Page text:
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  1. We study the problem of few-shot Fine-grained Entity Typing (FET), where only a few annotated entity mentions with contexts are given for each entity type. Recently, prompt-based tuning has demonstrated superior performance to standard fine-tuning in few-shot scenarios by formulating the entity type classification task as a “fill-in-the-blank” problem. This allows effective utilization of the strong language modeling capability of Pre-trained Language Models (PLMs). Despite the success of current prompt-based tuning approaches, two major challenges remain: (1) the verbalizer in prompts is either manually designed or constructed from external knowledge bases, without considering the target corpus and label hierarchy information, and (2) current approaches mainly utilize the representation power of PLMs, but have not explored their generation power acquired through extensive general-domain pre-training. In this work, we propose a novel framework for fewshot FET consisting of two modules: (1) an entity type label interpretation module automatically learns to relate type labels to the vocabulary by jointly leveraging few-shot instances and the label hierarchy, and (2) a type-based contextualized instance generator produces new instances based on given instances to enlarge the training set for better generalization. On three benchmark datasets, our model outperforms existing methods by significant margins.
    Free, publicly-accessible full text available August 14, 2023
  2. null (Ed.)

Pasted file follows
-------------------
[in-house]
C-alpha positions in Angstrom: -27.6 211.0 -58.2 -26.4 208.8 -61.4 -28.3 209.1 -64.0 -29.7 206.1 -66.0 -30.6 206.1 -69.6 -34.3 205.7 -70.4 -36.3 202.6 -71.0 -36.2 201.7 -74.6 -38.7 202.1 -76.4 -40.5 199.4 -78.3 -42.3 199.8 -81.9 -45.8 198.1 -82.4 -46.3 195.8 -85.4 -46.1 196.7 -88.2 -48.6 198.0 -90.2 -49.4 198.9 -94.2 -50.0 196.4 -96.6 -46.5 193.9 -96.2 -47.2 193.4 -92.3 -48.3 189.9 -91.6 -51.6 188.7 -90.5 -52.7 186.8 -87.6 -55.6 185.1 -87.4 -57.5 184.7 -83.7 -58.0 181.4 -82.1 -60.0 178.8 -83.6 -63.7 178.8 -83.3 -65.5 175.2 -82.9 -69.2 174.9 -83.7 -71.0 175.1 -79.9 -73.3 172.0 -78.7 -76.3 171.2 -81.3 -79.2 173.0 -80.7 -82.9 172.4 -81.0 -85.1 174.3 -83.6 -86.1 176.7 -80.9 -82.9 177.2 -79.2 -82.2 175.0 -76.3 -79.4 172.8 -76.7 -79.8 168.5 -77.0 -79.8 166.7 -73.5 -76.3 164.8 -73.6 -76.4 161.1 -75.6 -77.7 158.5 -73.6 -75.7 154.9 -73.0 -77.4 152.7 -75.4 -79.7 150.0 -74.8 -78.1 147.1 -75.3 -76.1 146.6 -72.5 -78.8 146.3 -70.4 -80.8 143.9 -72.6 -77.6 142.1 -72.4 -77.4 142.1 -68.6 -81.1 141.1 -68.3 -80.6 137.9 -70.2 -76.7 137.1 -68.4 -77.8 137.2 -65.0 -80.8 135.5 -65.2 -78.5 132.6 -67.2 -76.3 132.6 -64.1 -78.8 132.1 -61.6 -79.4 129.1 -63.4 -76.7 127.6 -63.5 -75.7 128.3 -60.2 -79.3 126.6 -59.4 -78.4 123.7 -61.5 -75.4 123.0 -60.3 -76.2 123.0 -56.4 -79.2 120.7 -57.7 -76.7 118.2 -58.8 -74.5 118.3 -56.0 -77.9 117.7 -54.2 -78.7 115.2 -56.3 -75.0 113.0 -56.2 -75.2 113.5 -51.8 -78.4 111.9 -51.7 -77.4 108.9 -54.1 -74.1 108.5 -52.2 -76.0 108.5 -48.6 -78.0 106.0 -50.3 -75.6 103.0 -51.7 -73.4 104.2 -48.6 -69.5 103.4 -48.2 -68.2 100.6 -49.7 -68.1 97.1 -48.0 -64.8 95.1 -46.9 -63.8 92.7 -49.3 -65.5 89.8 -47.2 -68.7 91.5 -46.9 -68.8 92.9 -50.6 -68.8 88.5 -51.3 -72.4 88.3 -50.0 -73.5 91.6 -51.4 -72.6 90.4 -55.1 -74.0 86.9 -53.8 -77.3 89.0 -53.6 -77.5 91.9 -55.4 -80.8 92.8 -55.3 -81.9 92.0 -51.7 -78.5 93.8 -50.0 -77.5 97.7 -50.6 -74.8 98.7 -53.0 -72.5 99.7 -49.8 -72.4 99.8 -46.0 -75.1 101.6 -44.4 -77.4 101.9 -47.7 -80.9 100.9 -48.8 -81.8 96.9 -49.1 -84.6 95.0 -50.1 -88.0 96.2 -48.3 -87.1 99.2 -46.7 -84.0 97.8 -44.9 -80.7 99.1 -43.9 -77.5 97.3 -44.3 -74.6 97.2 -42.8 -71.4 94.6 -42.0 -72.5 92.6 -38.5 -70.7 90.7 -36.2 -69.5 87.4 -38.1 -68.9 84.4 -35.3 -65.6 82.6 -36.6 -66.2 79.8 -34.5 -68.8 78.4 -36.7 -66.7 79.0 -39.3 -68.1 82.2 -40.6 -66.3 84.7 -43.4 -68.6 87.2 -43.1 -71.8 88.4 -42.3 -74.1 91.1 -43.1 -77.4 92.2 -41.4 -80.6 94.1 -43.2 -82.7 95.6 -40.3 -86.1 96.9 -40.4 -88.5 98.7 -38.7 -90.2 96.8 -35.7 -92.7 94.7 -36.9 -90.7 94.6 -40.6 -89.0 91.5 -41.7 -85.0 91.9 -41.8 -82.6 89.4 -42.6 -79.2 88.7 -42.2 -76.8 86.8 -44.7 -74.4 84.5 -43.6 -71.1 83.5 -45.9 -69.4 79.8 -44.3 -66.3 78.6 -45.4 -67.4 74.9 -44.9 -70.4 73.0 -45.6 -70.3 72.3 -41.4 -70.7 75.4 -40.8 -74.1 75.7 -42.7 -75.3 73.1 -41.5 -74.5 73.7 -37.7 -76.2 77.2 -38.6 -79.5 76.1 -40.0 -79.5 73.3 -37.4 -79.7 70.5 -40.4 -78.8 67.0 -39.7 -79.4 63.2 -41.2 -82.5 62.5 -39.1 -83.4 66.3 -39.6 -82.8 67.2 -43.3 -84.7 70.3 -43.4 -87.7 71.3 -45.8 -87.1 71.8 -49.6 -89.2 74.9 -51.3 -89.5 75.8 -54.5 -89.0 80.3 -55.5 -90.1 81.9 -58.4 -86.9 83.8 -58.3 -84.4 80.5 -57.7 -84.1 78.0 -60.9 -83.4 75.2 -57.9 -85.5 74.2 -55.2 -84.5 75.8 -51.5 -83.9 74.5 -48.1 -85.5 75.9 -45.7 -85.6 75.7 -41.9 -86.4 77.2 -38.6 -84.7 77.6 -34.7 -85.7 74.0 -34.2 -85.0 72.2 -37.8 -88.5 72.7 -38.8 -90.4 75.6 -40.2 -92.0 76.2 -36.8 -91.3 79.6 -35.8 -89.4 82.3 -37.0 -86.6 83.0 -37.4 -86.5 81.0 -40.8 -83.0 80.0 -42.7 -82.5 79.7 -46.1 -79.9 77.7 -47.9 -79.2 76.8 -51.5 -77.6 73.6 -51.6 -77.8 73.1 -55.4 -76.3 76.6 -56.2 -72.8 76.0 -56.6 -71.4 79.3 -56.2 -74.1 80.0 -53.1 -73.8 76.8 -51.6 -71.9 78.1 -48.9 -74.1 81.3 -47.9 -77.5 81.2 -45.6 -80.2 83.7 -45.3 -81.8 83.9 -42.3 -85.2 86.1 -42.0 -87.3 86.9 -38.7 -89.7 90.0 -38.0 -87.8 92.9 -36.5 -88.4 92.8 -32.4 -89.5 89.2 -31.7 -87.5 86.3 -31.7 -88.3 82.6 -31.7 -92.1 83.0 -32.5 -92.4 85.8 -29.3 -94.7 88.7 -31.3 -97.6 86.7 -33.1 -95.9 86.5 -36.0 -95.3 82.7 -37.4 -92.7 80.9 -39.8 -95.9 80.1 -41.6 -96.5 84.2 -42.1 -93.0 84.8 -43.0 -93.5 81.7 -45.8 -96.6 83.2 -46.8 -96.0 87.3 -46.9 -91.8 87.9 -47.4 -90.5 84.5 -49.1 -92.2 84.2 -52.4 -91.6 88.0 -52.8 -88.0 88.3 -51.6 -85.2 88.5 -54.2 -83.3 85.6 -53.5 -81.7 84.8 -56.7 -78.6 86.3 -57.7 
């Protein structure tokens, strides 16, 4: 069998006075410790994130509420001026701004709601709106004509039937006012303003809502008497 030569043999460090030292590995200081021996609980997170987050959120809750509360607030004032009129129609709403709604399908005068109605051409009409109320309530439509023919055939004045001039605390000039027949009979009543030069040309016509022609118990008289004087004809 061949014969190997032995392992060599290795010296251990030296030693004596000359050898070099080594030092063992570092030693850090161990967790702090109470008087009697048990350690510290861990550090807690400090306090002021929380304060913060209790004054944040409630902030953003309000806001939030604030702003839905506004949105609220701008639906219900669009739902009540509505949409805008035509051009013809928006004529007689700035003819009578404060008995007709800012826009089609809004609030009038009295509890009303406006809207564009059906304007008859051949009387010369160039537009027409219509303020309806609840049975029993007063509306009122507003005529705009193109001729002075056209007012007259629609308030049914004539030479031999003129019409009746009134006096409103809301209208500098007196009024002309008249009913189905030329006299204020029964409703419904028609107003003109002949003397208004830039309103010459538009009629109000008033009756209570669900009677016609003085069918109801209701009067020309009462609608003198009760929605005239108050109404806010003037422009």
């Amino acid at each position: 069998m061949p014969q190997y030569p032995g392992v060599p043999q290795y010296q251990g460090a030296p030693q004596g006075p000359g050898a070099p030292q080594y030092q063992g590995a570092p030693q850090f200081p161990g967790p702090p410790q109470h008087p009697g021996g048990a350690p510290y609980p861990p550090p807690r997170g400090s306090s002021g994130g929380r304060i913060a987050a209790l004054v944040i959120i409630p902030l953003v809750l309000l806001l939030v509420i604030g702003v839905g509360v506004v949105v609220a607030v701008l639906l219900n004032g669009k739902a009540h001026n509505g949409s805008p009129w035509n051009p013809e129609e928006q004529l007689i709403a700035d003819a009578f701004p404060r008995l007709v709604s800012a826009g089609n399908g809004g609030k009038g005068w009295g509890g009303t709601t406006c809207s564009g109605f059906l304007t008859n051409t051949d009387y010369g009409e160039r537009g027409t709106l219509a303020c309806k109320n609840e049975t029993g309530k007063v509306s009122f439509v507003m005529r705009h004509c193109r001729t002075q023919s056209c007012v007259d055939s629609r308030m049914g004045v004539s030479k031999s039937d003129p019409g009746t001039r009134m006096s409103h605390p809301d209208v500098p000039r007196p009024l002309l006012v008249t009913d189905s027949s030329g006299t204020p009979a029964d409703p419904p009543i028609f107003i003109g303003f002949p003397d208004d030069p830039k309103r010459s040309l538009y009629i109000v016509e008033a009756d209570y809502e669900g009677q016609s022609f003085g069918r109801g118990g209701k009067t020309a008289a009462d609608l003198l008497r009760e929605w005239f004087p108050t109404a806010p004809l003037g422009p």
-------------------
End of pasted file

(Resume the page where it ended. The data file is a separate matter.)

Recent years have witnessed the enormous success of text representation learning in a wide range of text mining tasks. Earlier word embedding learning approaches represent words as fixed low-dimensional vectors to capture their semantics. The word embeddings so learned are used as the input features of task-specific models. Recently, pre-trained language models (PLMs), which learn universal language representations via pre-training Transformer-based neural models on large-scale text corpora, have revolutionized the natural language processing (NLP) field. Such pre-trained representations encode generic linguistic features that can be transferred to almost any text-related applications. PLMs outperform previous task-specific models in many applications as they only need to be fine-tuned on the target corpus instead of being trained from scratch. In this tutorial, we introduce recent advances in pre-trained text embeddings and language models, as well as their applications to a wide range of text mining tasks. Specifically, we first overview a set of recently developed self-supervised and weakly-supervised text embedding methods and pre-trained language models that serve as the fundamentals for downstream tasks. We then present several new methods based on pre-trained text embeddings and language models for various text mining applications such as topic discovery and text classification. We focus on methodsmore »that are weakly-supervised, domain-independent, language-agnostic, effective and scalable for mining and discovering structured knowledge from large-scale text corpora. Finally, we demonstrate with real world datasets how pre-trained text representations help mitigate the human annotation burden and facilitate automatic, accurate and efficient text analyses.« less